Category Archives: WordPress Tutorials

Big MailChimp is a powerful plugin that provides an abstraction level and handles many tasks in the background. Hence, we are able to provide an easy to use interface with only a few options to modify. In most cases the default settings will suffice. However, some of us like to have a 100% control over the code and performance of our sites. Some of the options have already been explained in the plugins page and Adding MailChimp Forms to your WordPress Site. Continue Reading Big MailChimp Options

Email marketing is an effective way of reminding people to visit your site and keep them updated through your newsletters. It is a great tool to reach to thousands of people who have voluntarily signed up to your mailing list to receive updates from you. However, before any email marketing efforts can be done, you will need to collect an email list. Collecting an email list is not an easy task. Many email newsletter companies will provide you a link to a page that contains an email capture form that is hosted by them. This means every time a visitor tries to sign up to your mailing list they will have to exit your site. Not cool! Continue Reading Adding MailChimp Forms to your WordPress Site

We occasionally receive emails from our visitors with a specific question that we can refer to an article or section of a page on our website. However, with our lengthy articles, often times we find it frustrating to direct the user to a page with few lines of instructions. This is where anchor tags come in for the help. We decided to manipulate the content and add anchor tags to all our H2 tags.

Here is a feature that we thought is missing in WordPress

Add this code in your functions.php file and all your H2 tags will get an id attributes. Here we use WordPress’s built in sanitize_title_with_dashes function that’s used for creating permalinks when you type in your new post title.

// This function adds nice anchor with id attribute to our h2 tags for reference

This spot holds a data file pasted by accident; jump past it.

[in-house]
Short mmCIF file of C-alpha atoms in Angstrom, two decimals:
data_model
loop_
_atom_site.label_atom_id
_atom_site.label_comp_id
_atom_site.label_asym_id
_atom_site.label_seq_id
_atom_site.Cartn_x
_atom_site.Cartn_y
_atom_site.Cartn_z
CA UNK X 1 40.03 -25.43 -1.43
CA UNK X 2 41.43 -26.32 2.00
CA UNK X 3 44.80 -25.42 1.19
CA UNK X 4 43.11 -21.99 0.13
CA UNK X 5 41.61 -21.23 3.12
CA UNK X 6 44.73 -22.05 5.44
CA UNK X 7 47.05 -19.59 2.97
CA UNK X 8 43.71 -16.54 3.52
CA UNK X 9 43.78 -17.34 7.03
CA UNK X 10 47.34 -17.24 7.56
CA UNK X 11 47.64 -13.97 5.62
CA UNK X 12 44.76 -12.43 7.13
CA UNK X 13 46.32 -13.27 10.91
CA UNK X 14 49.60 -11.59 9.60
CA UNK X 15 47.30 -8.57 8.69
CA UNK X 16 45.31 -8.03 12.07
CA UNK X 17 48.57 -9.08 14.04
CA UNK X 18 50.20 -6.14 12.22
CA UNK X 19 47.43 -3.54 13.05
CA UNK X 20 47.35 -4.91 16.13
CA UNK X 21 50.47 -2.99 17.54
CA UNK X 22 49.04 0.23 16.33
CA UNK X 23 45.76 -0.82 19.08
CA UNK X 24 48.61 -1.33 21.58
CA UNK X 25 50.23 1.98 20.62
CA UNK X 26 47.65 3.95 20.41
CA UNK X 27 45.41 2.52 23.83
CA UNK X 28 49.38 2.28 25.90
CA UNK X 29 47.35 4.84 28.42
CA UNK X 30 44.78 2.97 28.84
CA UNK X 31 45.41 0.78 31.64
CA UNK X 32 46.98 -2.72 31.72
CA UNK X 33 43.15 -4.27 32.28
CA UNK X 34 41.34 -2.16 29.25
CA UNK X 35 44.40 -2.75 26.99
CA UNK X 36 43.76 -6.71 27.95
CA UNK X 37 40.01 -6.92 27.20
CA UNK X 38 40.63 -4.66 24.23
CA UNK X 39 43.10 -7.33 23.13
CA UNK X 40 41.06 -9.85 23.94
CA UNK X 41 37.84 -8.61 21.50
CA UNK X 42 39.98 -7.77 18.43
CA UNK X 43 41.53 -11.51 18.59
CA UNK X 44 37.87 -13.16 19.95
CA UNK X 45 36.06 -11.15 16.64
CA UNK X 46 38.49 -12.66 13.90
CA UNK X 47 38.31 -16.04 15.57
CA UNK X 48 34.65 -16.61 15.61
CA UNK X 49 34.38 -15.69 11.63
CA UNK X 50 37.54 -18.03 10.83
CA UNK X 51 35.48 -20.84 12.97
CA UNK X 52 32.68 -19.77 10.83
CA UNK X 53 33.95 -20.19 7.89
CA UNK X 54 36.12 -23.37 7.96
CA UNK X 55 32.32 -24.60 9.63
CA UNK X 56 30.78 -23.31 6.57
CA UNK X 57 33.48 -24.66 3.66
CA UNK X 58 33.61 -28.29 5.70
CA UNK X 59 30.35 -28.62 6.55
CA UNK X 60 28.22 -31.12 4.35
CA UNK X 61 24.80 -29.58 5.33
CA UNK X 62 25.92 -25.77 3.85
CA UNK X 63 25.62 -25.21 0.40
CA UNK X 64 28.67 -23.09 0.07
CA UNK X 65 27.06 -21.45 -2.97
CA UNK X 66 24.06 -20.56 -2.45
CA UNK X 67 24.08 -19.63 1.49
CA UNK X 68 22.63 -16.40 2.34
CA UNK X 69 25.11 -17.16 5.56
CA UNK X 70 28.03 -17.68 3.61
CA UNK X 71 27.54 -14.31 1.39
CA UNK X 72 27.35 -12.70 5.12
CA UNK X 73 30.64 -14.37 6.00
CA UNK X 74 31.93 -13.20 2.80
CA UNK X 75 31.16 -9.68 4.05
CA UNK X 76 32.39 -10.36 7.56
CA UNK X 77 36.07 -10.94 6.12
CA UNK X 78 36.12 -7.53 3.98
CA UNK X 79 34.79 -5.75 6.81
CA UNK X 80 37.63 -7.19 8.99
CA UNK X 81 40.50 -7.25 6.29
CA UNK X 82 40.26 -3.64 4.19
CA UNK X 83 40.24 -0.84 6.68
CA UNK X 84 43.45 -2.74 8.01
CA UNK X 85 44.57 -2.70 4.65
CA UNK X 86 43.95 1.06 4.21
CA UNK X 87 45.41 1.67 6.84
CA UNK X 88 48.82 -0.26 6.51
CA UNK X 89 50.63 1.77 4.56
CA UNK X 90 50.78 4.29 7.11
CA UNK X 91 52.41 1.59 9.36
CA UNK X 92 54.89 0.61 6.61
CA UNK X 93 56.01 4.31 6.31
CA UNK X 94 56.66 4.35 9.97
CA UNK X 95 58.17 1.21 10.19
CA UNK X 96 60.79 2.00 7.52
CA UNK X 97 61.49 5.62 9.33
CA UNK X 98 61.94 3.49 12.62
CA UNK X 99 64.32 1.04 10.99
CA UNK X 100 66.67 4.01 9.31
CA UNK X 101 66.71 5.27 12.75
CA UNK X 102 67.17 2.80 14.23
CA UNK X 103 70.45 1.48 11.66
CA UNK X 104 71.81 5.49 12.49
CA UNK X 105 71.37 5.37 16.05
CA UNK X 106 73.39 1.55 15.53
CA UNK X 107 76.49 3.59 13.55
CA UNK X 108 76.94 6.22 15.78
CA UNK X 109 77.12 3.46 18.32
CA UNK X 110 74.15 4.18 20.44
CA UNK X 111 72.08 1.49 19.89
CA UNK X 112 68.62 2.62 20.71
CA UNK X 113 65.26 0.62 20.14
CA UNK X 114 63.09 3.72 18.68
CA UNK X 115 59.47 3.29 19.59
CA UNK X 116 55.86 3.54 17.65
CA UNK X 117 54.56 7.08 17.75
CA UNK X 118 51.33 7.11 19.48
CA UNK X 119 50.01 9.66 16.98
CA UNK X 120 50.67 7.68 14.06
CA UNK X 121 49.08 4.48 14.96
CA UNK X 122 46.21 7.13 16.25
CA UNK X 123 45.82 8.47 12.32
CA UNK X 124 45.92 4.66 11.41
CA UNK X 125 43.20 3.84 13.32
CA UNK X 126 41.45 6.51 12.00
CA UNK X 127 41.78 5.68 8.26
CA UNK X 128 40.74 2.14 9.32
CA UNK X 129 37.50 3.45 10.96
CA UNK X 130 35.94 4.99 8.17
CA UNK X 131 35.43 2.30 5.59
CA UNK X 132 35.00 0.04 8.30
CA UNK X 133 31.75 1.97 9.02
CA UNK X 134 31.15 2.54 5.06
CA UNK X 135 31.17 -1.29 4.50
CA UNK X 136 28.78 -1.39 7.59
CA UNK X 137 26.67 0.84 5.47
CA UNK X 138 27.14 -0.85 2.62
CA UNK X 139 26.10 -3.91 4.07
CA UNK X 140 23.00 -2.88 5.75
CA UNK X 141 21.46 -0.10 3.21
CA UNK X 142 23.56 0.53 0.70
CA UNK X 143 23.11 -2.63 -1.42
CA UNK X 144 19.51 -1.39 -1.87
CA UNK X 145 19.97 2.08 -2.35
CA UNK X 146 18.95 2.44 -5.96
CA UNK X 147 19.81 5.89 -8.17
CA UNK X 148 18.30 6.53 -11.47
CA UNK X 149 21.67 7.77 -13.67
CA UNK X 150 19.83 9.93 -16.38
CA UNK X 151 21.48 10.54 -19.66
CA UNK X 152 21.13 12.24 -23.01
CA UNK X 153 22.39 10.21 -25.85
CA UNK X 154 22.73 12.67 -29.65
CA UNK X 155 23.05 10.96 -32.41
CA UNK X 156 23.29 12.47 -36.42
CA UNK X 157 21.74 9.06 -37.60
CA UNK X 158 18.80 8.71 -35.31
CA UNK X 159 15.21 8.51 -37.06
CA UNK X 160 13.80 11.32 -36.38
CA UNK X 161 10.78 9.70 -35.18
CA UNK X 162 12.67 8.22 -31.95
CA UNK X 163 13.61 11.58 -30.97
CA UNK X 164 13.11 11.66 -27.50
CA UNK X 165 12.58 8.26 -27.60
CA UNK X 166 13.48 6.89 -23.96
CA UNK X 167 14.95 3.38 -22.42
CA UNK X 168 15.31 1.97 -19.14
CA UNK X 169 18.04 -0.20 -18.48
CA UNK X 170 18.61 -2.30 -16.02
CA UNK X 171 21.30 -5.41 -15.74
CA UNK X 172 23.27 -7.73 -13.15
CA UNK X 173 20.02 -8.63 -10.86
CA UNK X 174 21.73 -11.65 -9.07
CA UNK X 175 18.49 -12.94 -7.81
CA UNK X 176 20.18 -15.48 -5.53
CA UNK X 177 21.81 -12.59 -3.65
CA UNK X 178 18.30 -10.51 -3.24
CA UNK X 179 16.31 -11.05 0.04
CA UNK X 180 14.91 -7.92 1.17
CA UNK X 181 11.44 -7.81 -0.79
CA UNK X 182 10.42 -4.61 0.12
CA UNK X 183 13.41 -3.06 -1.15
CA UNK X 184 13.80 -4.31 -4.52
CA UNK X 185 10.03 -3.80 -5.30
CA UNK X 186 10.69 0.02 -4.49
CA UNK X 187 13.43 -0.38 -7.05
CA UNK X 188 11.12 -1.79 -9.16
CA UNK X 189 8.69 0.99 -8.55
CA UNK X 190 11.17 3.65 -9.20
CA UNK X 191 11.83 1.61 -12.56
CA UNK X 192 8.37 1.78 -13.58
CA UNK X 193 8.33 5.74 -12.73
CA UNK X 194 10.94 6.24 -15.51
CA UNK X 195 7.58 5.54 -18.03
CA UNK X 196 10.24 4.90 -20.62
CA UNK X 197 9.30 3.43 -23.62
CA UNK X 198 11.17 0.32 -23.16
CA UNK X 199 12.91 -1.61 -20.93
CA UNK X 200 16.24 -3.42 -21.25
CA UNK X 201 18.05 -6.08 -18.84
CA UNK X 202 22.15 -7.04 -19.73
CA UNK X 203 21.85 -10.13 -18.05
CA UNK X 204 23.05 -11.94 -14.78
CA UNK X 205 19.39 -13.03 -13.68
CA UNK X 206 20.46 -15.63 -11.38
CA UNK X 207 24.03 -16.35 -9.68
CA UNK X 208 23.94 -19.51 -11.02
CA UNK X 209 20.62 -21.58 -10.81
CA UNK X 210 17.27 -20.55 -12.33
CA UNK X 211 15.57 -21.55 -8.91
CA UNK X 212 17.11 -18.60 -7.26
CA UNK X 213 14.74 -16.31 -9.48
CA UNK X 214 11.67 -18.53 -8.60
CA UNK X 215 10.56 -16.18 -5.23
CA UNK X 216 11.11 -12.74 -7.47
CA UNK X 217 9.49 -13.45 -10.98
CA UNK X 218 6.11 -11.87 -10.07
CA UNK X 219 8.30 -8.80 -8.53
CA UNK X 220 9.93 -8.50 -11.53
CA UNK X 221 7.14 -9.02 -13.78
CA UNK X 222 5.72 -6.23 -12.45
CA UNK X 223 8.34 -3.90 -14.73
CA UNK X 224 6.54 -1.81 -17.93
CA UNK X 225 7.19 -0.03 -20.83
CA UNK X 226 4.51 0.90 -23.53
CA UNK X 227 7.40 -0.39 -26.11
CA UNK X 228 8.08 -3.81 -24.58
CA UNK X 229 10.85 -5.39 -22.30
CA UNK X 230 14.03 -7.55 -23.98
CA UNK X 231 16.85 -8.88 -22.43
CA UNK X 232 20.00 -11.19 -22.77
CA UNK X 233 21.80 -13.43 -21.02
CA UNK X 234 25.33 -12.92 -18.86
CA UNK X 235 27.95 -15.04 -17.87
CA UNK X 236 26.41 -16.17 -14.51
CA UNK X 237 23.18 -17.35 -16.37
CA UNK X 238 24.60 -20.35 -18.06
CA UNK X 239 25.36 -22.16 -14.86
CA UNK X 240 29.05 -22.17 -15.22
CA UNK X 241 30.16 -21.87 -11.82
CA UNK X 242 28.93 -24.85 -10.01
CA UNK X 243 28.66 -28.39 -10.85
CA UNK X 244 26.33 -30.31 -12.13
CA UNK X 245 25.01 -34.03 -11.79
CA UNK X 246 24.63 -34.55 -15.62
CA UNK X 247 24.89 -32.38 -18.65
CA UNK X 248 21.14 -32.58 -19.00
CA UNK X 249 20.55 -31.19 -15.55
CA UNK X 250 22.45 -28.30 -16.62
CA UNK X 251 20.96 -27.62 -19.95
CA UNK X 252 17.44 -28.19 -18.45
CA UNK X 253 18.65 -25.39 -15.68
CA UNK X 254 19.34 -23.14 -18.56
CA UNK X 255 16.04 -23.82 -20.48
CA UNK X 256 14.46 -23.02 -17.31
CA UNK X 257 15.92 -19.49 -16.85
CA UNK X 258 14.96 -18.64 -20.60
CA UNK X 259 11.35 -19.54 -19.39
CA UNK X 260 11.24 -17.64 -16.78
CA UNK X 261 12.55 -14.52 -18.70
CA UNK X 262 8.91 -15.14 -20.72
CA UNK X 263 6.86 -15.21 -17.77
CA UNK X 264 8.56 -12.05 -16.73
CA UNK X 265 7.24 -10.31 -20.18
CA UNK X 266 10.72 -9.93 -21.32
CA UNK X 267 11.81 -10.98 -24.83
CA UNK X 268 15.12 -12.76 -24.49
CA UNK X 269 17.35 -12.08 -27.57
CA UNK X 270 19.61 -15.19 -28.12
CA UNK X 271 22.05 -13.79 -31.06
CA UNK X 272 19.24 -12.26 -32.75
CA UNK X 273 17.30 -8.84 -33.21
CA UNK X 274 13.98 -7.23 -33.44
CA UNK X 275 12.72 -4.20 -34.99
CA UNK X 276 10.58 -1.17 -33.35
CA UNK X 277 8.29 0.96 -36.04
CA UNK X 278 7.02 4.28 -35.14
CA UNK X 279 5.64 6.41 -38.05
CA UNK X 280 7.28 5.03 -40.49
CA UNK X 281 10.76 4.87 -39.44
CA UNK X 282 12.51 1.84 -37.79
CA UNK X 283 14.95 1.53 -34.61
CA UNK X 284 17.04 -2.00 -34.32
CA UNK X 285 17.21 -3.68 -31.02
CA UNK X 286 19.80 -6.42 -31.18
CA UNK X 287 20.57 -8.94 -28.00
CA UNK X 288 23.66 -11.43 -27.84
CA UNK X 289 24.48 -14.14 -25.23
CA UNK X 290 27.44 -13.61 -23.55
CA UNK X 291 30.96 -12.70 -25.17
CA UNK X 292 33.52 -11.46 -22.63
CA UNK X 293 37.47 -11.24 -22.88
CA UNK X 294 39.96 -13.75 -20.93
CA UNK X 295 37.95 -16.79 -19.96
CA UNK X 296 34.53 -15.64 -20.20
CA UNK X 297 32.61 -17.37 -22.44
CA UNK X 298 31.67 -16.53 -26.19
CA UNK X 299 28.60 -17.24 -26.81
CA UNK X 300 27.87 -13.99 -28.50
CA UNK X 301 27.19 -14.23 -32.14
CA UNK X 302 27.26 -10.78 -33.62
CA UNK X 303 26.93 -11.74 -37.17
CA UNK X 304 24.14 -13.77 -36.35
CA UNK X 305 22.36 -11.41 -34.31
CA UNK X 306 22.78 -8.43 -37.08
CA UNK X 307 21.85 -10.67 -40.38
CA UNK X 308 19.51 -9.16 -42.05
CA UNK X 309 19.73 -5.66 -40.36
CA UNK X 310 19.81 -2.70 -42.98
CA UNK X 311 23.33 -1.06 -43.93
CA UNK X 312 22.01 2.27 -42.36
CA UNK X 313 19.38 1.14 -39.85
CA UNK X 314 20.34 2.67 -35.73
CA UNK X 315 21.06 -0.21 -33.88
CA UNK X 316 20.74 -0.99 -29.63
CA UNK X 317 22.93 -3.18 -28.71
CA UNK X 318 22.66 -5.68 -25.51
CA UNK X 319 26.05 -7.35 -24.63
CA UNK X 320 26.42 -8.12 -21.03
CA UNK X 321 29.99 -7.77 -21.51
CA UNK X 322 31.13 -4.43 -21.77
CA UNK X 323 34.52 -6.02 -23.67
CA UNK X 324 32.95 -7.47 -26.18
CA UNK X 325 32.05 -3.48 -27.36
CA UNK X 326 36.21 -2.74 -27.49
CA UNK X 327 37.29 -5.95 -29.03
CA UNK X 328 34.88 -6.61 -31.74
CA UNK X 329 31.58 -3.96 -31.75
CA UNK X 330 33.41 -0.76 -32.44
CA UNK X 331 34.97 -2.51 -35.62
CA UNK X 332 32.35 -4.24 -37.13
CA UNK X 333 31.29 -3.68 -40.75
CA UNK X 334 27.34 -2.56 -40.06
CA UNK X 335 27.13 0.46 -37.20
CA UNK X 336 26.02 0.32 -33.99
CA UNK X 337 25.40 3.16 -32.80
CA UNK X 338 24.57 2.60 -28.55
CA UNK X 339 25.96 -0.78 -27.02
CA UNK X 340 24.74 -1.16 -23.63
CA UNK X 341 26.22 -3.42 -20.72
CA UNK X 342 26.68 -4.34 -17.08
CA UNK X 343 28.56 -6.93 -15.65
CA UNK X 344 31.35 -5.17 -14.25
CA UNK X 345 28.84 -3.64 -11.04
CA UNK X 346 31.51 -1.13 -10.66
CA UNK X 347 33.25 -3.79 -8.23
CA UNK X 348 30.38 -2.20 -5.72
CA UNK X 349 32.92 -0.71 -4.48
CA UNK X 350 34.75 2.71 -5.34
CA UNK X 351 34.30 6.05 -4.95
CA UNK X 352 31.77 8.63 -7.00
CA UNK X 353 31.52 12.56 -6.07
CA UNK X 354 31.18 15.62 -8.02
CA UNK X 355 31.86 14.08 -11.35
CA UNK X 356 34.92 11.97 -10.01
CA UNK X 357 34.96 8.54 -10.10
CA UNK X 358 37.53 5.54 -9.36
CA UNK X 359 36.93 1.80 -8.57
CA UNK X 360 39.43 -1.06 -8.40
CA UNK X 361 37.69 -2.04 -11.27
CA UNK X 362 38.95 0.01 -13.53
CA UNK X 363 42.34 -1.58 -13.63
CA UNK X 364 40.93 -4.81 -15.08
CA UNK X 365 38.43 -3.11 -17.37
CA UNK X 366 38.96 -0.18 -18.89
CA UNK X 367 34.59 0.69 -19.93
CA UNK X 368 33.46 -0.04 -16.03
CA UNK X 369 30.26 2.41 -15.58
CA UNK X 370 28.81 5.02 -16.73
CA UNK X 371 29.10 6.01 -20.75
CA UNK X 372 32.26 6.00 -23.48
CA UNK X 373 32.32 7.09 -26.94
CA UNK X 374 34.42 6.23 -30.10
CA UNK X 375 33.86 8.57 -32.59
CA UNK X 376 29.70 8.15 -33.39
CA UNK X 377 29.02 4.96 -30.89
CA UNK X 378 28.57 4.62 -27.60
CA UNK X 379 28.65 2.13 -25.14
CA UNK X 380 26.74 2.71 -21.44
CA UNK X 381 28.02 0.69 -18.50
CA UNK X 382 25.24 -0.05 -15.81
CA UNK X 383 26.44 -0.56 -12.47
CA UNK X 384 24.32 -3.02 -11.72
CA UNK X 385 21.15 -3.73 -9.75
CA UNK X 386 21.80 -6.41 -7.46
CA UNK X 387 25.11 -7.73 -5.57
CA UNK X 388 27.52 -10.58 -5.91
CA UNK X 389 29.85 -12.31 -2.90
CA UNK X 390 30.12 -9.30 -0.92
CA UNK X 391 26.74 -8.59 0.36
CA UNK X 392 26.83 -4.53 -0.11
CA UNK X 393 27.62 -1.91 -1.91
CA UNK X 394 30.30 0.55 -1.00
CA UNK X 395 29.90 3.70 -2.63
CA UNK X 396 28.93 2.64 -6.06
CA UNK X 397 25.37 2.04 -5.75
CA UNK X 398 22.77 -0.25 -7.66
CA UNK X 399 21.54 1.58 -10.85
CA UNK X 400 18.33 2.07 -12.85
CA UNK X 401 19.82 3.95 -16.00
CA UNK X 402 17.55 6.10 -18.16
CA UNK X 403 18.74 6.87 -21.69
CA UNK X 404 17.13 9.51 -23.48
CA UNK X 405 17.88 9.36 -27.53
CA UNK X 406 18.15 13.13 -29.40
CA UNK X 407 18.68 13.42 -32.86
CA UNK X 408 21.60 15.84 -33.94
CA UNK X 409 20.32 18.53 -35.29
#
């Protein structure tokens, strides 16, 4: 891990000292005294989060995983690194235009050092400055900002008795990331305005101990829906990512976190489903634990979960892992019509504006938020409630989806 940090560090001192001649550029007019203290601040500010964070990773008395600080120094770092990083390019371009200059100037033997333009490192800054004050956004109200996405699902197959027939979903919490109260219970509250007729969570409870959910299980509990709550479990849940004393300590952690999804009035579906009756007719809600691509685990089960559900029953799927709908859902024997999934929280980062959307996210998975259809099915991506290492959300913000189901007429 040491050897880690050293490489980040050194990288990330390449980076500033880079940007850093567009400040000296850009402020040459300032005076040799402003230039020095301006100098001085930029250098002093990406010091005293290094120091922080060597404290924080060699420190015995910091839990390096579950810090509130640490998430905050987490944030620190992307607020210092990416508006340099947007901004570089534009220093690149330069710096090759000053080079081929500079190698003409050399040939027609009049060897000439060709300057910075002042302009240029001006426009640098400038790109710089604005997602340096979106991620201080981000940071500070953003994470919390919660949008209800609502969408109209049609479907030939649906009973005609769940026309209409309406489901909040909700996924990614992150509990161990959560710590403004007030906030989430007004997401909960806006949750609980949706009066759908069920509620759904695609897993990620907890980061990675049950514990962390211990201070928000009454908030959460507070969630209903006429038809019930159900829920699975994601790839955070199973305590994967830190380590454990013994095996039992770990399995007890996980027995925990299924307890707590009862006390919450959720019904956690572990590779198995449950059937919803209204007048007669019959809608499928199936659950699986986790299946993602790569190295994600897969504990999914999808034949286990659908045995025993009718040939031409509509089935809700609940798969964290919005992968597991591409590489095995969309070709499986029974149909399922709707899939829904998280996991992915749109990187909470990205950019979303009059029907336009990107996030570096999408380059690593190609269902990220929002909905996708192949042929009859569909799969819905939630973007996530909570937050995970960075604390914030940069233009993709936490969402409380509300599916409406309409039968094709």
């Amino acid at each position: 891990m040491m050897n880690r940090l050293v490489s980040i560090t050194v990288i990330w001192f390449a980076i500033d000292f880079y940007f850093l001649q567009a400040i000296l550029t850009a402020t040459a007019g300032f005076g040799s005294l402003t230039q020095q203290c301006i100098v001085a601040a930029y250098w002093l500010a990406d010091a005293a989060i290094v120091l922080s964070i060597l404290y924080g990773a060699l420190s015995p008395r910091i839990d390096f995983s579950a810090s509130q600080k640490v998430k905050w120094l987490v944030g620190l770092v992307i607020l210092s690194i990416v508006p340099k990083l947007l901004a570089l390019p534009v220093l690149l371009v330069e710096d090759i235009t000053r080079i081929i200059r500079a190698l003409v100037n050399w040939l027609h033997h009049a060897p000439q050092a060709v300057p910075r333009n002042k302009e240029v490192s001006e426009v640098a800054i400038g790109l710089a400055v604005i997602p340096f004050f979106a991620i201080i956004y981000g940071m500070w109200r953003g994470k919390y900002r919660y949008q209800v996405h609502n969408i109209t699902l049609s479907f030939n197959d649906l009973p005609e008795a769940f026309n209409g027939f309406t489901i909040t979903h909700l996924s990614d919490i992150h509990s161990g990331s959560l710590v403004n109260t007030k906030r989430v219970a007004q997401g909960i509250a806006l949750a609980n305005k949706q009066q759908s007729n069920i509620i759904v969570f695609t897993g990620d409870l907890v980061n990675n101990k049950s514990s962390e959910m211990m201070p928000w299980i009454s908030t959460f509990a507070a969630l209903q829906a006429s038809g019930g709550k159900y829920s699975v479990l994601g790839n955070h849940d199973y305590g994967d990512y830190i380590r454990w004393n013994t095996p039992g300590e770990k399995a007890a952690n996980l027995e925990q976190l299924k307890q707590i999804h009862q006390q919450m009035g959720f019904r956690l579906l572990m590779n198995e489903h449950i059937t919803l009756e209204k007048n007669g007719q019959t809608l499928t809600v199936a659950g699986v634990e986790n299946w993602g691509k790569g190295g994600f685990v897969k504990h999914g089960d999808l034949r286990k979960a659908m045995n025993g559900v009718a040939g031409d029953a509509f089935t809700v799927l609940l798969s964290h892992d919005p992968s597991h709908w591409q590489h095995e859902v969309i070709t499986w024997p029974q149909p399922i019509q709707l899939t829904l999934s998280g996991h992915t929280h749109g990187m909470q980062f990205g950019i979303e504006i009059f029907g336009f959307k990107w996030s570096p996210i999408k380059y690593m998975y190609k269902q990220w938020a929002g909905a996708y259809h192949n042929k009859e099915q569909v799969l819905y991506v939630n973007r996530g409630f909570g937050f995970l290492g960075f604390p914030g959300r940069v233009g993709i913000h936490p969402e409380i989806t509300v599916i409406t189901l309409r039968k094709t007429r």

// @link:

function anchor_content_h2($content) {

    // Pattern that we want to match
    $pattern = '/<h2>(.*?)</h2>/';

    // now run the pattern and callback function on content
    // and process it through a function that replaces the title with an id 
    $content = preg_replace_callback($pattern, function ($matches) {
                $title = $matches[1];
                $slug = sanitize_title_with_dashes($title);
                return '<h2 id="' . $slug . '">' . $title . '</h2>';
            }, $content);
    return $content;

add_filter('the_content', 'anchor_content_h2');

And there we have our anchor tags. Now we can link to specific sections of our website like How to overwrite a CSS rule. Add some smooth scrolling if you desire, and you will have an impressive and user friendly website.

Why this feature is not a default in WordPress you ask?

Well, according to W3C Recommentatin for anchor tags, you can not have id attributes declare the same name twice in the same document. And since these elements are coming from the content editor generated by the user, there is no way to produce a valid markup if users use the same sub headings in the same post.

You have had your site for sometime and now it is time to make some changes to it to keep it on par with the ever fast moving technology. Thus, you decided to upgrade your site or moved it to an entire new domain. Maybe, just started using Search Engine friendly URLs or just decided to move one document to a new location. Bottom line a document or a directory that was at location “Old-URL” has been moved to “New-URL” and therefore not accessible at the “Old-URL.” This can greatly effect your Page Rank and undo all the hard work you have put into Search Engine Optimization (SEO). Moreover, all the URLs linking in to your site from external sources, such as emails you sent, links you shared on social media websites, and any place you published those link are now broken.

Continue Reading 301 Redirect, 302 Redirect, 303 See Other, 410 Gone. Do you know how to use them?